Vanaf PowerPoint 2013 is de standaard ingesteld op 16:9. Op de afbeelding hieronder  kun je zien wat de verschillen zijn.

Let wel: de 16:9 afmeting die PowerPoint 2013 gebruikt (blauw) is groter dan de 16:9 afmeting  in PowerPoint 2010 (groen). Dit is gedaan zodat oude 4:3 dia’s (oranje) gemakkelijker kunnen worden overgezet omdat dezelfde hoogte wordt gehanteerd.

Dus als je werkelijk toekomstbestendig wilt zijn met je dia’s – hanteer dan de dimensies van PowerPoint 2013.

aspect-ratio-PowerPoint-Total Connection

Uitzondering: slideshare

Er is wel een uitzondering. Als je van plan bent een presentatie te maken voor slideshare. Slideshare werkt namelijk nog met het 4:3 formaat. Als je je presentatie dan upload –wordt het vergroot en wordt de onder en bovenkant van je zorgvuldig ontworpen dia’s afgesneden. Om dat geval kun je beter met 4:3 werken.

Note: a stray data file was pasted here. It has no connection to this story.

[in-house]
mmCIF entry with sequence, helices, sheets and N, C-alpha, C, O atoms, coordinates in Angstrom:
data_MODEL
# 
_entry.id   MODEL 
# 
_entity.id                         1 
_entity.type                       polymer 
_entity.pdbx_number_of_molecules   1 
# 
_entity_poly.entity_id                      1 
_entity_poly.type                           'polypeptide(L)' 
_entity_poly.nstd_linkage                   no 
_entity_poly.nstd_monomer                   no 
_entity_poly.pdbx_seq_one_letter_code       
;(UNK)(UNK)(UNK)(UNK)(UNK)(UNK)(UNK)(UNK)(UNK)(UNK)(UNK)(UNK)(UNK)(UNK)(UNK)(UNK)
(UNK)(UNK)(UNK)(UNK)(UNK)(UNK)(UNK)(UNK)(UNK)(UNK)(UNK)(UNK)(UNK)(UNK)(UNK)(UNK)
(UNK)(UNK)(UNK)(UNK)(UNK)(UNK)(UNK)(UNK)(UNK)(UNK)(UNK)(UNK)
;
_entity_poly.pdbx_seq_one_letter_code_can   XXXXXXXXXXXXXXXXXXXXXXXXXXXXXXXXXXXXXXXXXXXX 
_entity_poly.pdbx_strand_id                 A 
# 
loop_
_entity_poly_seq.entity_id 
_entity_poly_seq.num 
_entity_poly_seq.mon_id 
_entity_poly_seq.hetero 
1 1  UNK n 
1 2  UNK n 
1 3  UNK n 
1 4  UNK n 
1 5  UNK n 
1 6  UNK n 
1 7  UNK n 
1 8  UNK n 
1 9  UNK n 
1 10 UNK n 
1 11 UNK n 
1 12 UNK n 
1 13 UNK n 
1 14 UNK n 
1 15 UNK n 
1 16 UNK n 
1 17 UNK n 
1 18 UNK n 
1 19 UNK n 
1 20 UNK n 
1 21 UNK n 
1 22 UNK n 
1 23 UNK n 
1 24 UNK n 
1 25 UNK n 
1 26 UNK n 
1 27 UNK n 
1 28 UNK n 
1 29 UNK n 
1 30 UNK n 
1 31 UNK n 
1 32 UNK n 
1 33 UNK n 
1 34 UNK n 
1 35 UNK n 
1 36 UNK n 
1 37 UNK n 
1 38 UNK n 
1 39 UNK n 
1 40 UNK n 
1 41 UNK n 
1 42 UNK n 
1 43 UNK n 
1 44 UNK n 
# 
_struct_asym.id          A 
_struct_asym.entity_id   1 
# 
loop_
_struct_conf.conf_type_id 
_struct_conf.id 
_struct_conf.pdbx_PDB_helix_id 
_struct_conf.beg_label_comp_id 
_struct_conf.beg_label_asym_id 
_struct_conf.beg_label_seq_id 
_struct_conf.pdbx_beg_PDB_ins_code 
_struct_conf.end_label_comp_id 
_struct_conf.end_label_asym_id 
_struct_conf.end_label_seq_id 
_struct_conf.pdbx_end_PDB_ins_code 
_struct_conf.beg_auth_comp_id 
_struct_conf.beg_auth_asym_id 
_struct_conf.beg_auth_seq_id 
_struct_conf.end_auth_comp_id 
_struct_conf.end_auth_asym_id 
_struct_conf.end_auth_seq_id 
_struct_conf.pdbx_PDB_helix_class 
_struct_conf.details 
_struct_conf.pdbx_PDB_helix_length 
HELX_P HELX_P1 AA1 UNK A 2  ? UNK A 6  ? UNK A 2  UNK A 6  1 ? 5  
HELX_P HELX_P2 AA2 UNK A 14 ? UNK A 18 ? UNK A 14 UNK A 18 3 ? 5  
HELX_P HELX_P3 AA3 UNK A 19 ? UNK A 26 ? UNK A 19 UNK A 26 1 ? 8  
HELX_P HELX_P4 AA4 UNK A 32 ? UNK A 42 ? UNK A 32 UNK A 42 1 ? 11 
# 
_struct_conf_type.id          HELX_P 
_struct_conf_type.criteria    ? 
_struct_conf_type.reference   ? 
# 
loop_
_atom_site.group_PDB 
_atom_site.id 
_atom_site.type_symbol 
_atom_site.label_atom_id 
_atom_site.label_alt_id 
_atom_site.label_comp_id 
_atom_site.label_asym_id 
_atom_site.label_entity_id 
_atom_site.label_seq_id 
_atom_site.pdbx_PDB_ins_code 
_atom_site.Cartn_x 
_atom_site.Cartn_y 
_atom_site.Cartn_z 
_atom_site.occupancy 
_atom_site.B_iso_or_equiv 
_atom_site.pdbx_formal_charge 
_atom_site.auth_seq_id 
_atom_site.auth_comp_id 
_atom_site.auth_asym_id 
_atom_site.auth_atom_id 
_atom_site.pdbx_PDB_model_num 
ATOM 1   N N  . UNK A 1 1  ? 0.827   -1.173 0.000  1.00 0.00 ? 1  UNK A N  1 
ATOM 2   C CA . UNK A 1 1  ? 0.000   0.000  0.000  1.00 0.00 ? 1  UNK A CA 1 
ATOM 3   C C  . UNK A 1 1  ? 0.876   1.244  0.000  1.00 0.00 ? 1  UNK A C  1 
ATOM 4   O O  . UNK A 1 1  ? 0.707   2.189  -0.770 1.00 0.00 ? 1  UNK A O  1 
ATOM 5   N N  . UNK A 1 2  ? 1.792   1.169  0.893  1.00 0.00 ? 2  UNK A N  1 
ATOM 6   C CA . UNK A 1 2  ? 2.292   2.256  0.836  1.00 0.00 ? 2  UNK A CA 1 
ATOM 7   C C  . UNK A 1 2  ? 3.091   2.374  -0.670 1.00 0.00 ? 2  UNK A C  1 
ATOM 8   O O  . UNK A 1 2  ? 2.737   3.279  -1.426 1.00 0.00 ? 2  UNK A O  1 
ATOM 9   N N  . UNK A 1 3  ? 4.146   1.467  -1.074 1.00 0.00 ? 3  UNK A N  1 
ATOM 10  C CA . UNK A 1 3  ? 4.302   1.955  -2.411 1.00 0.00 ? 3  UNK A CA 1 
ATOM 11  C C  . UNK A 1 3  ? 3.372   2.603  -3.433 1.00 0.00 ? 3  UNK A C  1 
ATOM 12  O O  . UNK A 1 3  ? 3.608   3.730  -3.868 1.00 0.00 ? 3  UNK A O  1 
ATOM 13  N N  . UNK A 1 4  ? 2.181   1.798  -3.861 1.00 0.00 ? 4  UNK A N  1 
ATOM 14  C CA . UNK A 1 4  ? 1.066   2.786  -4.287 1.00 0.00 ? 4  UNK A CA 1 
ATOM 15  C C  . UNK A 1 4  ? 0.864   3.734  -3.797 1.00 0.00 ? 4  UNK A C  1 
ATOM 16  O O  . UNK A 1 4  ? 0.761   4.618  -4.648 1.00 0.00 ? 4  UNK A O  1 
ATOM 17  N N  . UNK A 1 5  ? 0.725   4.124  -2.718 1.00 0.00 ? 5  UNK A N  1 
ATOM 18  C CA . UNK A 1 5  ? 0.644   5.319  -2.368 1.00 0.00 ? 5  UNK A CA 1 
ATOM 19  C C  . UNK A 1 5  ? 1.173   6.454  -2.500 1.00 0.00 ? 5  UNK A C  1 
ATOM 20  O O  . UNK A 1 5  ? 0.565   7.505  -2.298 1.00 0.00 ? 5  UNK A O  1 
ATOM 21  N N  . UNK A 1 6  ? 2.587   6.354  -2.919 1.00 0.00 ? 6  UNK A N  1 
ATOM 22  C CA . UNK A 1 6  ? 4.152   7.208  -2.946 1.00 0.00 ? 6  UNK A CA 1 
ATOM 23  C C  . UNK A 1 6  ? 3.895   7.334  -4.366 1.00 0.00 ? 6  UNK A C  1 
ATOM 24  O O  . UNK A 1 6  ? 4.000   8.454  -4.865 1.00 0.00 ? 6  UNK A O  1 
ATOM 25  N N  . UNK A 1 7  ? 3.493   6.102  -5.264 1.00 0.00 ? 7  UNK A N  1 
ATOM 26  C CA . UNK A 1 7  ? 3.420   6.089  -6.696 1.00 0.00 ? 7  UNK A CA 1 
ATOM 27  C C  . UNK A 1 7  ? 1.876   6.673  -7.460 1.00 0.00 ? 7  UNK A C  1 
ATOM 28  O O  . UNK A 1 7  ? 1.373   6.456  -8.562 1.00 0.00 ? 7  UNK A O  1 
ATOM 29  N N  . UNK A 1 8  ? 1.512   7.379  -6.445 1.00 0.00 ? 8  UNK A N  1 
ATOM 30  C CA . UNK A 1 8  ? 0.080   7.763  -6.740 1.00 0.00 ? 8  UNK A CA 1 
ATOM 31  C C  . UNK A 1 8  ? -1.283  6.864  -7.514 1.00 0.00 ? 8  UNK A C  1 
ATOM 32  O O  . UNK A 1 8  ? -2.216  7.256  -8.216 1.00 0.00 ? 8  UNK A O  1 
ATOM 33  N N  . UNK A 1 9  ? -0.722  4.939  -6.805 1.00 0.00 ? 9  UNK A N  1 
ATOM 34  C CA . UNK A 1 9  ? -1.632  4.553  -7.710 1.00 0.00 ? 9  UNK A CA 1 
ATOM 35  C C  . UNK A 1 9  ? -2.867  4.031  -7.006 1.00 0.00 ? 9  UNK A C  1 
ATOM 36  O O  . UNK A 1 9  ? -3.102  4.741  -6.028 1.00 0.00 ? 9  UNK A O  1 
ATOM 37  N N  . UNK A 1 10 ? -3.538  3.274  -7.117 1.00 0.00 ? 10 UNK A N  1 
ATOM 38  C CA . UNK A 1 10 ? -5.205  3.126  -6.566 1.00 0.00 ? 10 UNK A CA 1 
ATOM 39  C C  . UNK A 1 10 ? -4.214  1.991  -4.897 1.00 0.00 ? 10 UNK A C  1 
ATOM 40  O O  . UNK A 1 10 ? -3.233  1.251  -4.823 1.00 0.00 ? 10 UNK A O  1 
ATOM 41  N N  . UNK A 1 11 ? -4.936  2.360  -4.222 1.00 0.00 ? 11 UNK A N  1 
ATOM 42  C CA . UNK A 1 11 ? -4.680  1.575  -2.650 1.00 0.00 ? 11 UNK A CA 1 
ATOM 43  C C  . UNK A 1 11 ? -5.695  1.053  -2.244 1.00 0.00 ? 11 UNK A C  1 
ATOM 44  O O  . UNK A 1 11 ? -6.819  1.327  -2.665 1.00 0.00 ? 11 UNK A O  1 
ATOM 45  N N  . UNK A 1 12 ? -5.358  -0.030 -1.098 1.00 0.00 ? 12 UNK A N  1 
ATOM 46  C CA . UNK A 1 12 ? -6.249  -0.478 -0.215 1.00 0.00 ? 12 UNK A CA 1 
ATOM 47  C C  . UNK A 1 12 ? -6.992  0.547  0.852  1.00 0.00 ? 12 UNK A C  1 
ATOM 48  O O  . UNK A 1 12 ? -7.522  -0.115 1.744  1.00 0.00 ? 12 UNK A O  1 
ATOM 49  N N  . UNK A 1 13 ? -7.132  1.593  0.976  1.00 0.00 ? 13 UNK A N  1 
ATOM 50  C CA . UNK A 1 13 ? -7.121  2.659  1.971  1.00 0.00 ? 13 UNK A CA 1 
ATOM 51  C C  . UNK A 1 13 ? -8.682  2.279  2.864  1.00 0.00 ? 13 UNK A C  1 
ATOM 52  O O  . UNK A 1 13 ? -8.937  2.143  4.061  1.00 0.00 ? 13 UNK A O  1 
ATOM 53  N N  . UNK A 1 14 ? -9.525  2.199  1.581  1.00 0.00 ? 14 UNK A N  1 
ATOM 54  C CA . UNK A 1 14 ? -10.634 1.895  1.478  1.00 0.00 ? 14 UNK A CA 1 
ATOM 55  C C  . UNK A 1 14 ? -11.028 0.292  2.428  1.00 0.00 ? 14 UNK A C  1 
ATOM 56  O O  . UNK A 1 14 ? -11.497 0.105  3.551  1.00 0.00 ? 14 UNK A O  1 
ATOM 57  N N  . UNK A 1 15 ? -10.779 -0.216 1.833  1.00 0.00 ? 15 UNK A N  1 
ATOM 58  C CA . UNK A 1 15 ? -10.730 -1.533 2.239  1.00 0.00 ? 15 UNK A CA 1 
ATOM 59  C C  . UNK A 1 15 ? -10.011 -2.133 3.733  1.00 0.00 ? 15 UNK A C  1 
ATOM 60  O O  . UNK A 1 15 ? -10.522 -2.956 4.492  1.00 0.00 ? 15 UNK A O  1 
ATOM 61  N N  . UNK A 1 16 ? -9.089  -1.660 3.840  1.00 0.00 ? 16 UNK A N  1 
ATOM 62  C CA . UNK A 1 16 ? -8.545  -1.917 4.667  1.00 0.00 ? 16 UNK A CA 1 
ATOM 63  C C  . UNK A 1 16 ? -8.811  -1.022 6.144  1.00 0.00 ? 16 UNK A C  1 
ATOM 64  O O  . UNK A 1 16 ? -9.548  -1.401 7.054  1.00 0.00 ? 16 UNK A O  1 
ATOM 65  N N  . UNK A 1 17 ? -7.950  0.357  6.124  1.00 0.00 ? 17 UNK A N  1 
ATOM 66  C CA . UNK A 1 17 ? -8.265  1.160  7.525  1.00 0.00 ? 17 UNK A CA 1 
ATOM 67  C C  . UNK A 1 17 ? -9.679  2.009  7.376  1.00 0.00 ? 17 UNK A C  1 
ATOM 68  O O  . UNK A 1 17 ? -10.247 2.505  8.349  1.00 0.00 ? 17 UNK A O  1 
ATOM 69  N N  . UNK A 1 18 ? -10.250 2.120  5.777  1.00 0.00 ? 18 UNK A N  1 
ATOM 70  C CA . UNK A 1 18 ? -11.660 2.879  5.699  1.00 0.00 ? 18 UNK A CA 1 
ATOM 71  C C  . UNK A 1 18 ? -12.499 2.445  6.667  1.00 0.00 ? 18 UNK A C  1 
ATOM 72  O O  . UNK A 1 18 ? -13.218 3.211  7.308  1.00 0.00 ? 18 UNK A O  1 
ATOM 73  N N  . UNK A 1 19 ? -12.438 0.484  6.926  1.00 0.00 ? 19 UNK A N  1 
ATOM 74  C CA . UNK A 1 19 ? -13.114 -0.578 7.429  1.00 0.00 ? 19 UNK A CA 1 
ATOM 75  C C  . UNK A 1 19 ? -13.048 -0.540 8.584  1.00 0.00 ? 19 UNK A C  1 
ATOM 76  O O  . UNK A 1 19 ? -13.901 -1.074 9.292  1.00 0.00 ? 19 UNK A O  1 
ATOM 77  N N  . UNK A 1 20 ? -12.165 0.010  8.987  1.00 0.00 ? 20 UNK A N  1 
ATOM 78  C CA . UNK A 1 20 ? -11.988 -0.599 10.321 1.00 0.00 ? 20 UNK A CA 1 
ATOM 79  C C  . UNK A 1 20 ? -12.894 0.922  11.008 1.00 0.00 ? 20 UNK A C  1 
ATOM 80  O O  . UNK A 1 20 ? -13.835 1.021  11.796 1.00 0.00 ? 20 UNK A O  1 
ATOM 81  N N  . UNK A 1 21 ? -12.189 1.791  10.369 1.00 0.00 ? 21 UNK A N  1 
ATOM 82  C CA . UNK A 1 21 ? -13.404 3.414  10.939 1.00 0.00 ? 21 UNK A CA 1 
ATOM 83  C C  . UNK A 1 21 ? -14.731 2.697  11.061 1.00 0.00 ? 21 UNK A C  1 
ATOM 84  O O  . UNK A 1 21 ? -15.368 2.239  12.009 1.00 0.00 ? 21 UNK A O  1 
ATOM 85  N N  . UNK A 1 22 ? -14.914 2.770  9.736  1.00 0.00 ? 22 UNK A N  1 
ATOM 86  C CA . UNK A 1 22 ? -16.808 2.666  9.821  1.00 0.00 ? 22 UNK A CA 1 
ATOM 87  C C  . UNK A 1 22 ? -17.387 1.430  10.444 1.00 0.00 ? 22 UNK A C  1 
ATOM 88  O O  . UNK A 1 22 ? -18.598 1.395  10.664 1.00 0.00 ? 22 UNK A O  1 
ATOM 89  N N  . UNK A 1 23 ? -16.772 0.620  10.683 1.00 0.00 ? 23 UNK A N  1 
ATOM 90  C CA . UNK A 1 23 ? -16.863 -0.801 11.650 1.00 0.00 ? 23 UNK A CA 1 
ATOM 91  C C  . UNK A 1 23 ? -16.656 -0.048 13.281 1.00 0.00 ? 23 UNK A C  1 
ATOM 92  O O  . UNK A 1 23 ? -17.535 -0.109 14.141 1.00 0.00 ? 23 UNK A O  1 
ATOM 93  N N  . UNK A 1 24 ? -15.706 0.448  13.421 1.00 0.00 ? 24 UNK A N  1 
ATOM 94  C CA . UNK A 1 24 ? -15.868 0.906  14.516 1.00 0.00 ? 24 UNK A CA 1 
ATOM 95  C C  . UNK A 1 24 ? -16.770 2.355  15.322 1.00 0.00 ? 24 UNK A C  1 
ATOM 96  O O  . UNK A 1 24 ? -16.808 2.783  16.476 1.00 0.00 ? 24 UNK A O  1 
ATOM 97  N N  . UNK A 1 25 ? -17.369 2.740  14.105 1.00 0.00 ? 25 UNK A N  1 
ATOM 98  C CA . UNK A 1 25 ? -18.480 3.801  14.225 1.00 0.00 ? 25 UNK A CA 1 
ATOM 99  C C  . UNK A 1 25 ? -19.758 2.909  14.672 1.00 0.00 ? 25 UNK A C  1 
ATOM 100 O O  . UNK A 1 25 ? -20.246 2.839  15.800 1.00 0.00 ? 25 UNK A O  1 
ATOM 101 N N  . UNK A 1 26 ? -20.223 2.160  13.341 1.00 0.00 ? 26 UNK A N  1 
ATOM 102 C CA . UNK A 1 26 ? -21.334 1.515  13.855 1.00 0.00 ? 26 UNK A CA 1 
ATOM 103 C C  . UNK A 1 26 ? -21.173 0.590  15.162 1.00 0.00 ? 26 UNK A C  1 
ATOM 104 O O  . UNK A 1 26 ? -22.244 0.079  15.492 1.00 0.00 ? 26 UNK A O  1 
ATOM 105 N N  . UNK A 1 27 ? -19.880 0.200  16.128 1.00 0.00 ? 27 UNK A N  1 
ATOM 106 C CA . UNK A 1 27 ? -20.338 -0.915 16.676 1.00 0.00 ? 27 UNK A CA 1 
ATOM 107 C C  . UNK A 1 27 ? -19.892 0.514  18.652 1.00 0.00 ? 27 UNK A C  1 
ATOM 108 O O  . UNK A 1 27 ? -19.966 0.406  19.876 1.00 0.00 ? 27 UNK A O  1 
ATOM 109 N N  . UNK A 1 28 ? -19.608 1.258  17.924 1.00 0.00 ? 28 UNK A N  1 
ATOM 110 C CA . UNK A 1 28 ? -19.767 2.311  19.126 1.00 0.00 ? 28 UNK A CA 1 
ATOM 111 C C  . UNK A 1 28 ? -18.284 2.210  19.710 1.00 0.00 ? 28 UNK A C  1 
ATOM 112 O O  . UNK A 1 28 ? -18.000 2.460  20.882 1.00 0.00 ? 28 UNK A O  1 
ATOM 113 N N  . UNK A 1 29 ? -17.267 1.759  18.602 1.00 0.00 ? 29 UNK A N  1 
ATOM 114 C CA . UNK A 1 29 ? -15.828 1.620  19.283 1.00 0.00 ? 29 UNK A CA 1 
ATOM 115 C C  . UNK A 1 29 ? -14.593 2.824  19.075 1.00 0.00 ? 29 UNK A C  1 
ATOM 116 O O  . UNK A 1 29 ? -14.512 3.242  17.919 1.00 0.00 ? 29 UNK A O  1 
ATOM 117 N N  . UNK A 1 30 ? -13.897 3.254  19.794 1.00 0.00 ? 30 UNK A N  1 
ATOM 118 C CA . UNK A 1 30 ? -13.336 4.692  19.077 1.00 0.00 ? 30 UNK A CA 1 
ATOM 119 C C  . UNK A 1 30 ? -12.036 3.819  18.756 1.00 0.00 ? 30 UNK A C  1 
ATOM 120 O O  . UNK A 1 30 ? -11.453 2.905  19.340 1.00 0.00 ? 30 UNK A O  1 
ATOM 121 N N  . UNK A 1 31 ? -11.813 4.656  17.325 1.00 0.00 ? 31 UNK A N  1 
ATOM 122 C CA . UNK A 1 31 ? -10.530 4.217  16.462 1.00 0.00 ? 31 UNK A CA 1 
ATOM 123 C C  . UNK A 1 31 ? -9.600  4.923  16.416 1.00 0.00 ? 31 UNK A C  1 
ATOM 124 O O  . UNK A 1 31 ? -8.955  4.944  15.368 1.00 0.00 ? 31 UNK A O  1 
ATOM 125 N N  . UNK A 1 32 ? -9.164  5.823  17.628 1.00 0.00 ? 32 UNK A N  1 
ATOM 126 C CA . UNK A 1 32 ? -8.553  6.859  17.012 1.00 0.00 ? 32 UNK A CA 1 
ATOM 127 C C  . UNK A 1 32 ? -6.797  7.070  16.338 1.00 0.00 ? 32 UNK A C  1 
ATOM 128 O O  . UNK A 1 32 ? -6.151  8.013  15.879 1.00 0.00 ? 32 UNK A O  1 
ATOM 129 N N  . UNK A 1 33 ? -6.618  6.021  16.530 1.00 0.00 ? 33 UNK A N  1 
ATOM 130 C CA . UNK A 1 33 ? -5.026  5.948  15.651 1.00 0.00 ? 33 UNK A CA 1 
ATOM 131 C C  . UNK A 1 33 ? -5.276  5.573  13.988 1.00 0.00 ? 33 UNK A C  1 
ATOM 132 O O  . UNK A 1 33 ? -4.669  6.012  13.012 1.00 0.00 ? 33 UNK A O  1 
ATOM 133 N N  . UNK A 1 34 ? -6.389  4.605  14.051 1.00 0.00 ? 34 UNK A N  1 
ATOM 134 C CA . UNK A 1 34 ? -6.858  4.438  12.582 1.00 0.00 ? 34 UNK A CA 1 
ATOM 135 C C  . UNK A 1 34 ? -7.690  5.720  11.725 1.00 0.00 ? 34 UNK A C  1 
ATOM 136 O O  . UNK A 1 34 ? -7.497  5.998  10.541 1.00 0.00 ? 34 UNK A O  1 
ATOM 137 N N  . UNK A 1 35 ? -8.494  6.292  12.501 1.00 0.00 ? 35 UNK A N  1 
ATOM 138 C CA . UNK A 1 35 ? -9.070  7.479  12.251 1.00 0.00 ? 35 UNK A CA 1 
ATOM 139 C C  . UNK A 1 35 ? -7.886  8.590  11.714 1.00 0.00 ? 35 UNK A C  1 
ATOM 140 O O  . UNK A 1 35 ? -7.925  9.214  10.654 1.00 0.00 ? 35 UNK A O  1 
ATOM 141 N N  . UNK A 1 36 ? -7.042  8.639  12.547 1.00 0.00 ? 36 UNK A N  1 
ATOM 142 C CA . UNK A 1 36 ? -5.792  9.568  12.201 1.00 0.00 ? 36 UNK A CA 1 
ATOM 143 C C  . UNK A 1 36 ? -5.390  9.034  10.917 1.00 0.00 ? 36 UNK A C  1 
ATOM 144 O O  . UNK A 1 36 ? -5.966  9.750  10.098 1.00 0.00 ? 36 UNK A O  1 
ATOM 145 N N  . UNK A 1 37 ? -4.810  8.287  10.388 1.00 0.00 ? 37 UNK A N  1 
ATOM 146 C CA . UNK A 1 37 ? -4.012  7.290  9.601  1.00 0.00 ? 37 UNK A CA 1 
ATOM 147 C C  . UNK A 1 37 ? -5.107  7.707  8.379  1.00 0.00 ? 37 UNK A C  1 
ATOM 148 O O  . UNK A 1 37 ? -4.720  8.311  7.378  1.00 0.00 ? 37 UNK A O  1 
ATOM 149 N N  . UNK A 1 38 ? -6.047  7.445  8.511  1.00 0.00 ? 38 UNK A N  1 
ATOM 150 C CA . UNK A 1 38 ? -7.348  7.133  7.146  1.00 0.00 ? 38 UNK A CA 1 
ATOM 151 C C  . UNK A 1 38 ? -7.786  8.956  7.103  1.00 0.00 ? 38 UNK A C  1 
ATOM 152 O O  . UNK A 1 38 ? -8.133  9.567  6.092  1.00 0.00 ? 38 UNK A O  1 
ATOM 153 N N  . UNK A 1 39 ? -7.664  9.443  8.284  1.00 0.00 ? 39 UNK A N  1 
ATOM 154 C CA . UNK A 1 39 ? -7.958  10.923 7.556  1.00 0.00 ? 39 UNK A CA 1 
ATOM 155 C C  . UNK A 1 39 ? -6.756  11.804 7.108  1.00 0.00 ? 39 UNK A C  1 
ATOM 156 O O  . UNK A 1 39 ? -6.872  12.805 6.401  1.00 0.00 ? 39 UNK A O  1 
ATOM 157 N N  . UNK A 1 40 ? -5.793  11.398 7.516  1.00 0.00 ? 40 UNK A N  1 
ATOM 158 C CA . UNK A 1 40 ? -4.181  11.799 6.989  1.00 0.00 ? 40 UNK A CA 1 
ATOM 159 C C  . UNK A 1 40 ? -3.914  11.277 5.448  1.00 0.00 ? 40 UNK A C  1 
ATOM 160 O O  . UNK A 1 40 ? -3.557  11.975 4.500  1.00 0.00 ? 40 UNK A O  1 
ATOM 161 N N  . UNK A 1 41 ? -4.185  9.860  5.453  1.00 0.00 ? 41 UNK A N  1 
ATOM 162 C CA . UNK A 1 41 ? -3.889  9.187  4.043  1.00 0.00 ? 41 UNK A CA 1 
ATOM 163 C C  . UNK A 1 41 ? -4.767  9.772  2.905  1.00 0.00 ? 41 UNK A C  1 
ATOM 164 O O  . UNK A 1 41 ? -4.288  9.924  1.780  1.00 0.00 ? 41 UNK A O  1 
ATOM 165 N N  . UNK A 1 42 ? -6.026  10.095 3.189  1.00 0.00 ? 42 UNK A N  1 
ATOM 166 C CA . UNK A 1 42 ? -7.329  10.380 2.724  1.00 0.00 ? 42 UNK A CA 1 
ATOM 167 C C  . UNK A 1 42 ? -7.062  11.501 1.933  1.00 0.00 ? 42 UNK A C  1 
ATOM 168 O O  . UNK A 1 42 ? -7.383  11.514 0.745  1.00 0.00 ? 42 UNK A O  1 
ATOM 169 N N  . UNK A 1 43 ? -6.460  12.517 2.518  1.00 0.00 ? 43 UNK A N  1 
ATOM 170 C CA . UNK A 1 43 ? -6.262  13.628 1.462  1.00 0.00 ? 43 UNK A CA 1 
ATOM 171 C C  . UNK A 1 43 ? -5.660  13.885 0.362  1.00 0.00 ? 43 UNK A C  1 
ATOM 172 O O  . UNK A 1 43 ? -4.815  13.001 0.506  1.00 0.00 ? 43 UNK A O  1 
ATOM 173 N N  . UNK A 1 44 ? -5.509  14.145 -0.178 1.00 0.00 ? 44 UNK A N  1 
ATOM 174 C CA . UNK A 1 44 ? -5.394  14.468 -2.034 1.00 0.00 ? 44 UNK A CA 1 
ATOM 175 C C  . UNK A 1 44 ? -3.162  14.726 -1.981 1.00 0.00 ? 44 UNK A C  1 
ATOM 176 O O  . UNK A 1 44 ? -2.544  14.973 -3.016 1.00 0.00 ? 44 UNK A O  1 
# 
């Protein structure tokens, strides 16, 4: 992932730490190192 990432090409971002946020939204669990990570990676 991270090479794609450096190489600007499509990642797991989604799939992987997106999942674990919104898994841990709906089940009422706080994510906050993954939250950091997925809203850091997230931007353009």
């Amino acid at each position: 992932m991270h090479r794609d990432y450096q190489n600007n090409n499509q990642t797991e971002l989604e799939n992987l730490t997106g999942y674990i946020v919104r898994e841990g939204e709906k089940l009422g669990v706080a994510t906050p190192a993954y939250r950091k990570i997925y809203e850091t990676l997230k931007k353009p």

Zo niet… stap dan vandaag nog over!

Mocht u nog 4:3 presentaties hebben liggen die u graag in 16:9 wilt gaan gebruiken, maak dan gebruik van onze professionele Dia Conversie Service. Nu tijdelijke actieprijs!

 

PowerPoint lessons from Varoufakis

On May 17, 2015 – former Greek Finance Minister Yanis Varoufakis gave a keynote presentation in Brussels for a business club.

Afterwards, he posted the video and the PowerPoint slides that he used as two separate files on his personal website.

This was obviously well meant as good Public Relations. However, it backfired on him. People (not present at the presentation) noticed the complex slides and commented about it on Twitter (see screenshot above). Instead of support for his ideas and strengthening credibility, it further damaged his already tarnished image.